What to do if you have big dreams for your organization

The First, Practical Considerations Towards Actually Accomplishing Enormously-Ambitious Goals

Nonprofit leaders (especially founders) are an excitable, ambitious bunch. They are subject to dreams and visions. These can come out in the form of grand, ambitious goals. Like:

“Let’s double our donor income in the next two years!”

“Let’s expand our work to 200 countries in the next three years!”

“Let’s clear every landmine in the Balkans in the next five years!”

Grand, ambitious goals are powerful things. They can stoke a fire of mobilization that ignites the best energies of leaders, partners, workers, donors, and other stakeholders. People get excited. They get energized. They get unified.

… but then comes the matter of actually trying to accomplish such things. Not easy. Without a good plan, the excitement can drain away quickly.

Planning toward the actual achievement of ambitious goals starts with four things:

1.         Refine the goal.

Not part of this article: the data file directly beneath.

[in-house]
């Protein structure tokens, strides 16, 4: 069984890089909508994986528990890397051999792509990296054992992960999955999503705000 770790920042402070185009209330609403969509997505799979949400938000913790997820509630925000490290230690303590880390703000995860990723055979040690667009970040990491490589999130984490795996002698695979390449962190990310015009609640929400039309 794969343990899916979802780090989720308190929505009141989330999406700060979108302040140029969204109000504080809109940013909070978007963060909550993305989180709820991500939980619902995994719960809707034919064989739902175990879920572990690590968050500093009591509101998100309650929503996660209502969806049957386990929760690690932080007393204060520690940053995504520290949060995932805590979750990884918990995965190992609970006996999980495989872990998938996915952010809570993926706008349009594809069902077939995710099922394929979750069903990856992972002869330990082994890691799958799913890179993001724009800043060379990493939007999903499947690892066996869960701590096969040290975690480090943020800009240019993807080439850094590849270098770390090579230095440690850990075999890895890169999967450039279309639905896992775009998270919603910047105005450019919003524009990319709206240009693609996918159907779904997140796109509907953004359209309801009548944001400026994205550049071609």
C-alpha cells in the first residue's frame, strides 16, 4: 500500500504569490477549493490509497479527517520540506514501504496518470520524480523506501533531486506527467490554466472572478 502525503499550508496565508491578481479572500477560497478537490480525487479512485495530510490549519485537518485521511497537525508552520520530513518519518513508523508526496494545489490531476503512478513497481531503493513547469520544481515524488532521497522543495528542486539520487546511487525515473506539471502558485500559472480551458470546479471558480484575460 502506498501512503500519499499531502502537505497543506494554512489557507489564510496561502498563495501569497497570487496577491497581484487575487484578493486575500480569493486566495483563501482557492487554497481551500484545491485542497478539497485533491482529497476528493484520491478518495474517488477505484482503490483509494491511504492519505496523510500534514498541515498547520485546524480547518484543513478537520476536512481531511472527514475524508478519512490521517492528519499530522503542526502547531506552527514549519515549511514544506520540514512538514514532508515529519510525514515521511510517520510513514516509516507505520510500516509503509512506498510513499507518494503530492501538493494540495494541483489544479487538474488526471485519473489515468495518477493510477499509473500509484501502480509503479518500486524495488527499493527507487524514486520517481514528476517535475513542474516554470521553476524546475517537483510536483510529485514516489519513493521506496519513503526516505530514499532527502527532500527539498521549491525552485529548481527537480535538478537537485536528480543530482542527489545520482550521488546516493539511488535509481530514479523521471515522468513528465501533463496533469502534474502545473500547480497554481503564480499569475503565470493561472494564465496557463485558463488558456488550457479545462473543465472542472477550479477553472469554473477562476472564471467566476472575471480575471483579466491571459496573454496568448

2.         Determine the units.

3.         Assess the status.

4.         Consider the pace.

Consider how these basic planning questions might relate to one of those grand goals proposed above.

“Let’s expand our work to 200 countries in the next three years!”

1.         Refine the goal. What is meant by “expanding” into a country? To have a partnership established there? To have team members on site? To conduct a single event? To have ongoing program activity up and running?

2.         Determine the units. Many countries in the world are very tiny. How do they count in this?

3.         Assess the status. What’s the baseline? According to the goal as it’s been refined or defined, how many countries are you in now? What about countries that you’ve been in before but are not in now? What about countries where your activity may drop out during the ambitious three-year period?

4.         Consider the pace. If you’re in 120 countries now, how long did it take to get to that number? How many countries have you entered in the past ten years? What is your historical pace, and what is your recent pace, for adding new countries? How does that compare to the pace that will be required to meet the ambitious three-year goal? Assuming the pace will need to increase, what actions could be applied to ramp up to the required pace, for the goal to be met?

It's one thing to declare an ambitious goal. It’s another thing to form a clear, viable, rational plan for its fulfilment. But it can be done. Dream on, people.

love, joy, peace … Michael

www.michaeljaffarian.com. Michael is a freelance consultant to nonprofits, with an emphasis on research. Contact him for a free, one-hour consultation. emichaeljaffarian@gmail.com.

Vol. 1 No. 39